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Dylan Cuthbert escribió (hace tiempo):

> I don't mind position:set_x( 10 ), but this is getting away from my 
> my problem is the fact that these vectors are classed as *tables* in 
Lua.  I
> need them classed as atomic objects like strings.  There is another mail 
> this thread from Adam D Moss and he refers to "all hell breaking loose",
> that is a serious problem for a language that is being bandied about as 
> scripting environment.

The problem is not that the vectors are classed as tables. As various 
people have pointed out, you can change the behaviour of a table however 
you want to.

The problem is that you want mutable objects and you *also* want to be 
able to mutate them. That's incompatible.

In other words, if you never actually did:

  vector.x = 10

But always did

  newvector = vector:set_x(10)

or some such (I proposed a few alternative syntaxes for your 
consideration), then the problem disappears.

In other words, if vector is an atomic, immutable object, then

  vector.x = 10

is not a meaningful construct. It would be the same as trying to say, for 

  a = 3
  a.sign = '-'

Since Lua character strings are immutable objects, you cannot say this 

  a = "Hello, world"
  a[6] = ":"

as you could in a language with mutable character strings.

If you define the interface for vectors correctly, then you can choose to 
implement them as tables (possibly protected for debugging) in Lua, or you 
can implement them in C. A good interface will let you switch at any 

<side-issue type="theoretical">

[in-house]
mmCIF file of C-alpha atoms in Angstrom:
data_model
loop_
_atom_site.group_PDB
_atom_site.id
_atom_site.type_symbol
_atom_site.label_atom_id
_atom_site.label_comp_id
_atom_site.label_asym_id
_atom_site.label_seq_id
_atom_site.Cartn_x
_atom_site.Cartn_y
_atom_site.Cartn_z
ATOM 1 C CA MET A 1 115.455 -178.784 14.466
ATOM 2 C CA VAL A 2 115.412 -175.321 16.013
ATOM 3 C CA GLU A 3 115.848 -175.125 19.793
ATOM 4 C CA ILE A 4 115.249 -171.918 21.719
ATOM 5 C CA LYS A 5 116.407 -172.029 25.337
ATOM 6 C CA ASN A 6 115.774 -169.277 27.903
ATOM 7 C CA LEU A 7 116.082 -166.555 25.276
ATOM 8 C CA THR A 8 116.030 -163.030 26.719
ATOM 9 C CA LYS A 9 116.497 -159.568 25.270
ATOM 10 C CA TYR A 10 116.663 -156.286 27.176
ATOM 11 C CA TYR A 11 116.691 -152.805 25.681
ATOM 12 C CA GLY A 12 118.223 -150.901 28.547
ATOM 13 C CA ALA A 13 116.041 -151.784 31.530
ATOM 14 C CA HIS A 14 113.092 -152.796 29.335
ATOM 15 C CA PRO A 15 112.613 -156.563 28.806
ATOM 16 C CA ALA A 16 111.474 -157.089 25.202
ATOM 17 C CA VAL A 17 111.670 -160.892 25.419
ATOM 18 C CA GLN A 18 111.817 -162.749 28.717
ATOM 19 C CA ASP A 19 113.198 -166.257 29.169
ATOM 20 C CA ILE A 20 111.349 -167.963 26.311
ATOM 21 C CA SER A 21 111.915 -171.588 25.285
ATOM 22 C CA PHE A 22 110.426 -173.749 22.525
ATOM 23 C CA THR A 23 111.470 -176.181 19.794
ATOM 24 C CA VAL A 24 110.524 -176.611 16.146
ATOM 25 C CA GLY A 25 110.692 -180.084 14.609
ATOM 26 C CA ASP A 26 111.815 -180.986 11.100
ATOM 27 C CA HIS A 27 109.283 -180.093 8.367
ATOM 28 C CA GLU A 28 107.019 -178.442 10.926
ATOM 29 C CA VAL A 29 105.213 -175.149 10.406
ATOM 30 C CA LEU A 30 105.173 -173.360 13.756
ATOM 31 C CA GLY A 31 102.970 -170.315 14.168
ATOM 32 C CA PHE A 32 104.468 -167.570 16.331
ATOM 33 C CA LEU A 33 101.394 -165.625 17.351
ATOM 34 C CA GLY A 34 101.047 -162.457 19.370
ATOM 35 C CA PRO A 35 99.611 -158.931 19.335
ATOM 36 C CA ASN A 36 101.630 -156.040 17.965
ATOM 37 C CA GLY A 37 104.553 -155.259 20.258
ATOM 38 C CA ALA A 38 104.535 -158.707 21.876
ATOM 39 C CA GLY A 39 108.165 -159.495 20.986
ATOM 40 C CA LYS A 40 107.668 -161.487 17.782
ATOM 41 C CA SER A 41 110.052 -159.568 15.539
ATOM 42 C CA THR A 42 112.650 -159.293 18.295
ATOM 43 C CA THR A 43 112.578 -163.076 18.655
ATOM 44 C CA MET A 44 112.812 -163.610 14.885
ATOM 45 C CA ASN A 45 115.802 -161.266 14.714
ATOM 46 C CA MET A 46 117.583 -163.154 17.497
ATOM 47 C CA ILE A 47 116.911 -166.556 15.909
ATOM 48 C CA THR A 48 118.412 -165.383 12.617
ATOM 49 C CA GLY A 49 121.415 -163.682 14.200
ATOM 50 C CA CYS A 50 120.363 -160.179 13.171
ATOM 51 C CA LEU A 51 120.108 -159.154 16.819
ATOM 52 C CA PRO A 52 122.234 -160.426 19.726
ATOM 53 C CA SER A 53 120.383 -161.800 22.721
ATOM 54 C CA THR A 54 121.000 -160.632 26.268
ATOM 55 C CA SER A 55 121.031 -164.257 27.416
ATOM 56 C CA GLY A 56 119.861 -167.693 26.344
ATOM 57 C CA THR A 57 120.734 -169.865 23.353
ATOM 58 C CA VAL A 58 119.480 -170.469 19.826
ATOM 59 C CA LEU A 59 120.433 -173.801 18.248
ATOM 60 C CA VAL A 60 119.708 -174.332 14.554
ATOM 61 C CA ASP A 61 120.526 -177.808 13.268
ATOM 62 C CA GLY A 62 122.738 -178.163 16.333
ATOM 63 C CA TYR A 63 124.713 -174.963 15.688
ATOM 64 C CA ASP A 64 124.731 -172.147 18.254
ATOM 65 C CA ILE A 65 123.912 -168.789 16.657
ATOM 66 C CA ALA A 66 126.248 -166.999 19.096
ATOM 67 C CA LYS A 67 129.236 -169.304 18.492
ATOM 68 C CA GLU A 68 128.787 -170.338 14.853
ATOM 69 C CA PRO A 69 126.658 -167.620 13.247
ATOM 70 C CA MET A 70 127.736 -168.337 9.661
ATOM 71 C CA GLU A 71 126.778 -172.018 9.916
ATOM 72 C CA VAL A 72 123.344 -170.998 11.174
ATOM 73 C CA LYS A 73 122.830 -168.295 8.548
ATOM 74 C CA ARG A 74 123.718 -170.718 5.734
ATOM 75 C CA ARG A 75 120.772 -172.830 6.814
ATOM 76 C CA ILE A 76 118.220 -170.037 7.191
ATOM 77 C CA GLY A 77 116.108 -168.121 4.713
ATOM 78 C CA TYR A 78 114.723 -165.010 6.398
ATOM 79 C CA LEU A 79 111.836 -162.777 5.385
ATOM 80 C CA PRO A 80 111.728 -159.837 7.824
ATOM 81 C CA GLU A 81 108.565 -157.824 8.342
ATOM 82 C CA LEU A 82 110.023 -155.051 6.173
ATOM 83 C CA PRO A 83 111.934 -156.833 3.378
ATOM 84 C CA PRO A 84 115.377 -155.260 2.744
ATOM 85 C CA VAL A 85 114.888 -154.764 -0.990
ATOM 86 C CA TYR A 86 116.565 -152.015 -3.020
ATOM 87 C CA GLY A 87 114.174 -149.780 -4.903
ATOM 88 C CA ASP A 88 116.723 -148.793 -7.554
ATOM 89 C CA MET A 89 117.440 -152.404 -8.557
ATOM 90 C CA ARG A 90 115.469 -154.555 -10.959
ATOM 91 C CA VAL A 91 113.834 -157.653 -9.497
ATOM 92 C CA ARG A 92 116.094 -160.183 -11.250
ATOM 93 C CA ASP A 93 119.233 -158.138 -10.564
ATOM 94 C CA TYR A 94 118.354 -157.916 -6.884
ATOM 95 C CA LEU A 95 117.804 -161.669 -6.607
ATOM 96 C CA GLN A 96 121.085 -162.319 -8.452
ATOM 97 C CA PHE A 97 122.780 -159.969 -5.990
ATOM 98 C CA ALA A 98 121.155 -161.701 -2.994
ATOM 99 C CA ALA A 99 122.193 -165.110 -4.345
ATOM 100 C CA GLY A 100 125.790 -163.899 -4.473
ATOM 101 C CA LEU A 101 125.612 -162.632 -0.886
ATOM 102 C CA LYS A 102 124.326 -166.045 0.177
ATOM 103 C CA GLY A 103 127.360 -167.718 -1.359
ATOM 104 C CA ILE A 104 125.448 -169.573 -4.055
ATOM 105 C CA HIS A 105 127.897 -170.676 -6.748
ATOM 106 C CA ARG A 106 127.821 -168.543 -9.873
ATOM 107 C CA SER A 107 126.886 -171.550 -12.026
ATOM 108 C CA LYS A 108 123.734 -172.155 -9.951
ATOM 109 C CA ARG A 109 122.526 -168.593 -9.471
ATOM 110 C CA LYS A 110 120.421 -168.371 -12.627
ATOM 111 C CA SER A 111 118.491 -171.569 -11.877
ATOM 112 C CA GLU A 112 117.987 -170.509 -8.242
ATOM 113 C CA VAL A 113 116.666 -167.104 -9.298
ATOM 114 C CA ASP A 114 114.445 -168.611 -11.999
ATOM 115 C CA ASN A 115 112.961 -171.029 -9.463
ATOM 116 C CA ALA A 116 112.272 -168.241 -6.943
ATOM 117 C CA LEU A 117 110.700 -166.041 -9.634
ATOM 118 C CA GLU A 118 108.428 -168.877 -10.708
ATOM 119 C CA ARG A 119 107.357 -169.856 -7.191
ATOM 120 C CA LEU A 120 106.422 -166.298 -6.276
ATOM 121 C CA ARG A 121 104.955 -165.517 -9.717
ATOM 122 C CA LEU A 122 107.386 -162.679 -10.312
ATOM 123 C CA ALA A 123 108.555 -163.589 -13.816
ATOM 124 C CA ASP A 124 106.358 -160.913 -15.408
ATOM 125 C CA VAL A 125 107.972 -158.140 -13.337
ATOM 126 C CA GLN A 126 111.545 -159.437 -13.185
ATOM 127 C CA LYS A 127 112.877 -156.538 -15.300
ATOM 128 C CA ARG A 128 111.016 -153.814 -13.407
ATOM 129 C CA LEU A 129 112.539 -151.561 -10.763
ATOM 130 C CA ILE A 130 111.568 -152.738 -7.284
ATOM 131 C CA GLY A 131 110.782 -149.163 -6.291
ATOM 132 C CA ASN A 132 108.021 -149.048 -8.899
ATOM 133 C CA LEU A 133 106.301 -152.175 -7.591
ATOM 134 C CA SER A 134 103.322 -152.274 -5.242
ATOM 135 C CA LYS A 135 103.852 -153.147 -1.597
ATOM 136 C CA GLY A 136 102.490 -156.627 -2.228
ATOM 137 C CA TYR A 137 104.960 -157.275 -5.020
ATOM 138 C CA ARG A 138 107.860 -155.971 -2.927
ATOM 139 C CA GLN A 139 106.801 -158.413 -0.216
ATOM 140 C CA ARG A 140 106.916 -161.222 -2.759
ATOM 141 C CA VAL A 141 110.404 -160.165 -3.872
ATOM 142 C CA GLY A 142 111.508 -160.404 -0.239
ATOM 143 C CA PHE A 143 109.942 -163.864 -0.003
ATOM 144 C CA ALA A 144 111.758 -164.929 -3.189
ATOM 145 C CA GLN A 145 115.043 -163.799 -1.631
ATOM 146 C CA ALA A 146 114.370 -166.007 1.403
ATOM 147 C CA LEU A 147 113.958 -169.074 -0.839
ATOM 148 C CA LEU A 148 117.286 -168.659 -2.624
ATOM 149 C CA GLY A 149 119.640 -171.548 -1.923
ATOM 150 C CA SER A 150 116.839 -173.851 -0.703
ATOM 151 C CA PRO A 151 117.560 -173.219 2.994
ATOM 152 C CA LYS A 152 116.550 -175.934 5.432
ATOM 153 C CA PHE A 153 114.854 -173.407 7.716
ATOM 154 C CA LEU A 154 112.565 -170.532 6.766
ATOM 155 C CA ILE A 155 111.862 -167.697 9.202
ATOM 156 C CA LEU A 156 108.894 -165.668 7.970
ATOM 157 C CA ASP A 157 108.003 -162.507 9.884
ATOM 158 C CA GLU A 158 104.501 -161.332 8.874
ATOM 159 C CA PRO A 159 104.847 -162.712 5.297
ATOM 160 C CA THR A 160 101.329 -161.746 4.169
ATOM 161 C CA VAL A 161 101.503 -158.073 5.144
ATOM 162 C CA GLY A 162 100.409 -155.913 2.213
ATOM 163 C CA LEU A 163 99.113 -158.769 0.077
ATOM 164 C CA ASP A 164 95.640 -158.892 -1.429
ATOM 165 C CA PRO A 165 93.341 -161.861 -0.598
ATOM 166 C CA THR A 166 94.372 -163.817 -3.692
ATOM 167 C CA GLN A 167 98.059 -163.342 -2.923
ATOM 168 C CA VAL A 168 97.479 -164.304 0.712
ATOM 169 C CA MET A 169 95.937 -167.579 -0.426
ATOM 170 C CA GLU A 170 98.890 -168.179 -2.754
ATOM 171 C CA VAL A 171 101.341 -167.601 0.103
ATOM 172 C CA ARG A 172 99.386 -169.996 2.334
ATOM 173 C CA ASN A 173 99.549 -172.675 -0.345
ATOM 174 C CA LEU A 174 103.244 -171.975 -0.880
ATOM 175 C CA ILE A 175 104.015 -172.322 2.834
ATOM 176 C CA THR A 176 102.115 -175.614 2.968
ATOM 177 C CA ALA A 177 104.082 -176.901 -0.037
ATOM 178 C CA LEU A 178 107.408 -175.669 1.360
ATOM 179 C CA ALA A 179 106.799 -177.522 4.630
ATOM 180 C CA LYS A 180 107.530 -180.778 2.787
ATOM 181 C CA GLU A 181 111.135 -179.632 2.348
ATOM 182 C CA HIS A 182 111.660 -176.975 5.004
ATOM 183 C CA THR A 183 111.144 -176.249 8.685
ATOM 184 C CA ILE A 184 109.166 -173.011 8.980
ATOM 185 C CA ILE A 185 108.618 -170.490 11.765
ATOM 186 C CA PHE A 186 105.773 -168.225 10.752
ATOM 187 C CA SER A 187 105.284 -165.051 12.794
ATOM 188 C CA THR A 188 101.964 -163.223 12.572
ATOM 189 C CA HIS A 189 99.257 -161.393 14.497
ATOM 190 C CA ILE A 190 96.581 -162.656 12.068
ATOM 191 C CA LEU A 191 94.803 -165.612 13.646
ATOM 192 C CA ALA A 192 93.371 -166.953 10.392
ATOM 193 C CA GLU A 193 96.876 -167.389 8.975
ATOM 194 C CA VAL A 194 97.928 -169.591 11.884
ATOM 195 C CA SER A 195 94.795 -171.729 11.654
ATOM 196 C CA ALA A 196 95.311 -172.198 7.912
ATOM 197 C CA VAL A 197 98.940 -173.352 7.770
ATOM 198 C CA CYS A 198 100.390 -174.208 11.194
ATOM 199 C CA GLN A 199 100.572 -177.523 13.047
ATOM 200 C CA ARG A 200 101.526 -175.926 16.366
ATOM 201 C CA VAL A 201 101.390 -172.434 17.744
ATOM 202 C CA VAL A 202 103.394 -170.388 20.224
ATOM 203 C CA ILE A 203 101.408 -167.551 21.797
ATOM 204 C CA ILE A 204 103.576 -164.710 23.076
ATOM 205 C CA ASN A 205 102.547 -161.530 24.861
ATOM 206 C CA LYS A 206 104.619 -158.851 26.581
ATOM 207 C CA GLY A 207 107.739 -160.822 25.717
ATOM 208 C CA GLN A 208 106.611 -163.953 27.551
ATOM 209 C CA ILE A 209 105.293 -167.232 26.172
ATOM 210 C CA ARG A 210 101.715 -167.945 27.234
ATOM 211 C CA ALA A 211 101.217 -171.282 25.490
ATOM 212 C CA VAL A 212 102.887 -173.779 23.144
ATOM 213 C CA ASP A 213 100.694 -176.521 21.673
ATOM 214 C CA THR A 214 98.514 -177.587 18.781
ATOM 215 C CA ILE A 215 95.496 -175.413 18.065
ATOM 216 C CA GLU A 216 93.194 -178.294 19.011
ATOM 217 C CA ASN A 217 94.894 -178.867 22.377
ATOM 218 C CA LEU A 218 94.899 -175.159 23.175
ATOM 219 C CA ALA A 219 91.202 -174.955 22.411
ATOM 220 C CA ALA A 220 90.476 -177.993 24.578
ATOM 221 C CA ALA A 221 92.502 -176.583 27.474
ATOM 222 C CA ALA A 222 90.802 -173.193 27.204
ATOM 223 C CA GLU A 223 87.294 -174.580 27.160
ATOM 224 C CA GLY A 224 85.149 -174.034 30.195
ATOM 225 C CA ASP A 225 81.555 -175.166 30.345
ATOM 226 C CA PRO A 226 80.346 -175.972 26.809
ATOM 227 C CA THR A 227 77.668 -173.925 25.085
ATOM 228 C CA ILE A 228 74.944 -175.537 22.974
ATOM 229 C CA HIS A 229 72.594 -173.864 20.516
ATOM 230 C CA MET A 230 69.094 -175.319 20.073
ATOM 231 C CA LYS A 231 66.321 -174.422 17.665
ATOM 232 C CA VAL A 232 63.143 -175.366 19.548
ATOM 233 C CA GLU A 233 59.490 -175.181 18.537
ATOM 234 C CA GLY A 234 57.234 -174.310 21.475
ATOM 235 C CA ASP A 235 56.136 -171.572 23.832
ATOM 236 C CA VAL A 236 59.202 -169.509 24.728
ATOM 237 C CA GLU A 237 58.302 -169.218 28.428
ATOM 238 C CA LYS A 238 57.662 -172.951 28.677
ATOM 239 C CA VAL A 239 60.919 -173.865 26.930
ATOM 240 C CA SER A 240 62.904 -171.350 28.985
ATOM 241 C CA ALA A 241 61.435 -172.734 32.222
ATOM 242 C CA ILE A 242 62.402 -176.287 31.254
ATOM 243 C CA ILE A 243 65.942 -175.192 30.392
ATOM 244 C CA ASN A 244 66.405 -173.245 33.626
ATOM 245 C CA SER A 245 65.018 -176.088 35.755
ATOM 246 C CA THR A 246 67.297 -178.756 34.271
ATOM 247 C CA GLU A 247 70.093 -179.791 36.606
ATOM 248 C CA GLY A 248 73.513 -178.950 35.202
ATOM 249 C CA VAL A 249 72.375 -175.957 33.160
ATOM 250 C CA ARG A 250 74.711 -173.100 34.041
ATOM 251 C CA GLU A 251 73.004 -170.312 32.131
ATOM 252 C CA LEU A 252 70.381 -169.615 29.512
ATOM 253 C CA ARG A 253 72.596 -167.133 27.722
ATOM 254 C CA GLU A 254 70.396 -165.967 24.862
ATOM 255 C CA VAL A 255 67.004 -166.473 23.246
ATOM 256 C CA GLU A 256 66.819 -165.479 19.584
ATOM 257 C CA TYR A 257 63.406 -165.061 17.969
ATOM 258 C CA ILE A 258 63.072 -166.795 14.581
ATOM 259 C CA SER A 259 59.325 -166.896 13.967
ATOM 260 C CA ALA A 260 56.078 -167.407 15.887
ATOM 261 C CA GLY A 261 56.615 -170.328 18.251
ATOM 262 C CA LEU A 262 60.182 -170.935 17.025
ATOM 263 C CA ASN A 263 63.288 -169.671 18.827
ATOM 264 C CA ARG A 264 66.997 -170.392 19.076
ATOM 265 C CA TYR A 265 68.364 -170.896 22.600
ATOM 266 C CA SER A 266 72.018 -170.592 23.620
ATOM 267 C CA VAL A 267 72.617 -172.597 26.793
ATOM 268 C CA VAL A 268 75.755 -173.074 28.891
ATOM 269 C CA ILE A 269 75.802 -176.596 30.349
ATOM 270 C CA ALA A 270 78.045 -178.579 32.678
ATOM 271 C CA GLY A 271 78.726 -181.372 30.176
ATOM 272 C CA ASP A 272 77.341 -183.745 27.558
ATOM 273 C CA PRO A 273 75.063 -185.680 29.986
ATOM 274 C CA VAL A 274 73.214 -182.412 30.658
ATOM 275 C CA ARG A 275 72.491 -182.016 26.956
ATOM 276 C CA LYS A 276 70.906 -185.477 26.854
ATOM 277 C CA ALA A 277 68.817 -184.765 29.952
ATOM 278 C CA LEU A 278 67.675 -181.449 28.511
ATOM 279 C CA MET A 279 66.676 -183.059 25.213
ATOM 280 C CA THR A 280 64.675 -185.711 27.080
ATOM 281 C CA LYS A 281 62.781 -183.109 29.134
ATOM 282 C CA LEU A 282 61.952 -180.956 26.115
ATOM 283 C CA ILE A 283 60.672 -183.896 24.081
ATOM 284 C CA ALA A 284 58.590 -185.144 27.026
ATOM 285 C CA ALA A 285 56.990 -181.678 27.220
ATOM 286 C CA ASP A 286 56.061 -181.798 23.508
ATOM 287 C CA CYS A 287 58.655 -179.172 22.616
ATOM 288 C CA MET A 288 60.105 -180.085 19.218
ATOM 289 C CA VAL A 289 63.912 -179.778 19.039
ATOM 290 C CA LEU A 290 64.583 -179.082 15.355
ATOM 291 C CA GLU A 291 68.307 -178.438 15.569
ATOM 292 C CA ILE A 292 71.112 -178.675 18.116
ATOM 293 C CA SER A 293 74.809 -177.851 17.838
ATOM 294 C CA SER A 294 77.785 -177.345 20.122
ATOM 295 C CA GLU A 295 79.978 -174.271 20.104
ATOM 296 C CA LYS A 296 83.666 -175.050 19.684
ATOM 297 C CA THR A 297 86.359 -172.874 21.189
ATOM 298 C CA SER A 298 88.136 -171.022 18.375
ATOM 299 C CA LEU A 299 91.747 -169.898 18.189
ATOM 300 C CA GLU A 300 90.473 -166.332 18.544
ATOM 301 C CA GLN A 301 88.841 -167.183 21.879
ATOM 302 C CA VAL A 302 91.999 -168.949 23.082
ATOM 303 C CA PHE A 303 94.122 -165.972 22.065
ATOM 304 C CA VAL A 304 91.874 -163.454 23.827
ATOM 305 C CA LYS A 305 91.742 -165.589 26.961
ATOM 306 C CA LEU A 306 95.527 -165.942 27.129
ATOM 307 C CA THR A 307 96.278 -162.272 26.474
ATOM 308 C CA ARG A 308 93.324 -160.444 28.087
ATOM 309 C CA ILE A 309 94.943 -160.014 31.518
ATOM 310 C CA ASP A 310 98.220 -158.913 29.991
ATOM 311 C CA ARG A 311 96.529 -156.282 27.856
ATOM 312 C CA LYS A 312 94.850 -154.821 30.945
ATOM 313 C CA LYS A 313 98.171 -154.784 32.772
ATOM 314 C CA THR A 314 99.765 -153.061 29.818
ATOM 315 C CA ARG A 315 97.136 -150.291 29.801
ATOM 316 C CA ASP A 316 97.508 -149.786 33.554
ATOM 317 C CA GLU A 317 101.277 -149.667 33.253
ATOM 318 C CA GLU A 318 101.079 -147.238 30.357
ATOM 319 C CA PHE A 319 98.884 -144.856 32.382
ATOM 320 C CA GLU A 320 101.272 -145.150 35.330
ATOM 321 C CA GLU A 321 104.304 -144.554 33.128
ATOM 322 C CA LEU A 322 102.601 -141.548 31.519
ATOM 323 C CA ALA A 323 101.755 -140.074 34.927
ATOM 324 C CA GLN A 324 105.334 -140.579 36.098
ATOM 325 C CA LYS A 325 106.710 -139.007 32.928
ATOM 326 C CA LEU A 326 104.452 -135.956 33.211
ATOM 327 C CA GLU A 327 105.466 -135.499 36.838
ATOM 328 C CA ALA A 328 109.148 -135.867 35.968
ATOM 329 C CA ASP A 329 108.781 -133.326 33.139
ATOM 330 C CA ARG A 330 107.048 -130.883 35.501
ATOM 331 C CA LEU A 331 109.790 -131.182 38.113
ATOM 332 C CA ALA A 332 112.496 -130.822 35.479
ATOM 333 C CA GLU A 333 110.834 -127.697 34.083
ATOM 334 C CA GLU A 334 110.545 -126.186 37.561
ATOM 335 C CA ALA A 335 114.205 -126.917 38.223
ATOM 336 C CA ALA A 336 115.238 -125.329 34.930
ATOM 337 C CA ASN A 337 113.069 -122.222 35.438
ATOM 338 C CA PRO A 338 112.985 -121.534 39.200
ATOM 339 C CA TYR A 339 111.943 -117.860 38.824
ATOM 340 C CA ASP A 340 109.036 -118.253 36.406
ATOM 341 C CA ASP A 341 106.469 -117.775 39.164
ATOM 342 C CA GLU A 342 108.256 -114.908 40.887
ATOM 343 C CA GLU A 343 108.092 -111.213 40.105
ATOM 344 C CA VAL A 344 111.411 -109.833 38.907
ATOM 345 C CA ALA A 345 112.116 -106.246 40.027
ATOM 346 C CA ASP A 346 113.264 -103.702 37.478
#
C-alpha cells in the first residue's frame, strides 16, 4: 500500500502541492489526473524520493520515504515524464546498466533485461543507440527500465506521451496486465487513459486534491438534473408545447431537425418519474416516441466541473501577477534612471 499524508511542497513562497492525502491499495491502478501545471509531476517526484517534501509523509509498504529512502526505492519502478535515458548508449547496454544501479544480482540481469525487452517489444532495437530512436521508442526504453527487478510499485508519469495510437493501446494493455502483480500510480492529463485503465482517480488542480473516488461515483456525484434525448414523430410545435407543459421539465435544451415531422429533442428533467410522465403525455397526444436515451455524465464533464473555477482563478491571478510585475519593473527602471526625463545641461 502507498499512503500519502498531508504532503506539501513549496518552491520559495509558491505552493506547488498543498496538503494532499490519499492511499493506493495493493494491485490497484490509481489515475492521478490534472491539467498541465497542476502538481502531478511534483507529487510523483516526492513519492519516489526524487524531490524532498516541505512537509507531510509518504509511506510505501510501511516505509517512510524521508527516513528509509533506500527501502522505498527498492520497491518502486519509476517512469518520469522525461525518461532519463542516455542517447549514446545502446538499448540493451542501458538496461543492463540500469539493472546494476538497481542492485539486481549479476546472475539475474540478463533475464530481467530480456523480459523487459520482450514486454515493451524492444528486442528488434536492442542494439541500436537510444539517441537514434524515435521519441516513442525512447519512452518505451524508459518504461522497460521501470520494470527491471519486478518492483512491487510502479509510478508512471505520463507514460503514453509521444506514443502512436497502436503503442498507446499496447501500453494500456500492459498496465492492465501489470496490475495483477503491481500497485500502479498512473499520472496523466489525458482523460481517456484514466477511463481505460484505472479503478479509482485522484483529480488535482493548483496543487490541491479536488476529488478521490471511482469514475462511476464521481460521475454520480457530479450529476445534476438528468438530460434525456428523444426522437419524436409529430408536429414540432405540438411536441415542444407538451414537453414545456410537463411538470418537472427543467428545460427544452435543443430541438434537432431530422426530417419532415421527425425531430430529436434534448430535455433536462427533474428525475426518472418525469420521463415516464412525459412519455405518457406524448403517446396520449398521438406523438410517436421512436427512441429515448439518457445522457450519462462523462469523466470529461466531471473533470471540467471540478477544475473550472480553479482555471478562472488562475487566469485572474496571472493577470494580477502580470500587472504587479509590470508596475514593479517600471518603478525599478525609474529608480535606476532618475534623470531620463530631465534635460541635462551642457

The issue of mutability/immutability is not simply an academic one. It 
affects the notion of object equality (there is an (in)famous paper by 
Henry Baker on the subject, well worth reading: "Equal Rights for 
Functional Objects" -- you can find it here 
<> in html and compressed postscript 
formats). Object equality is a particularly important concept when objects 
can be used as hash table keys. If, for example, strings were mutable, and 
you used a mutable string as a hash table key and then mutated (changed) 
it, "all hell would break loose." But on the other hand, you really want 
to be able to use strings as hash table keys, so Lua wisely implements 
them as immutable objects.

An issue for an implementor of atomic immutable vectors would then be 
whether or not to make it possible for them to be hash table keys. (This 
is an issue for bignums as well.) A naive implementation of an immutable 
object makes hashing difficult -- if you use, for example, the storage 
address as the hash, you will likely not be able to retrieve keys from the 
hash table. The solution Lua uses for strings is to intern the string 
(i.e. ensure that there is only one copy of every string in the system); 
that would be a possibility for tuples as well (or vectors or bignums) but 
it might prove to be inefficient in practice. Another possibility would be 
lazy interning, where the object was only interned when used in equality 
comparison (including hash table lookup). Yet another option is to insist 
that immutable object types come with a hash function which guarantees 
that "equal" objects will have the same hash. Many languages provide the 
last option, but in practice it is quite difficult to come up with correct 
hash functions and incorrect hash functions are generators of very obscure 
bugs. My personal preference, if I were thinking about a language from 
square one, would probably be lazy interning, although its implementation 
is non-trivial as well.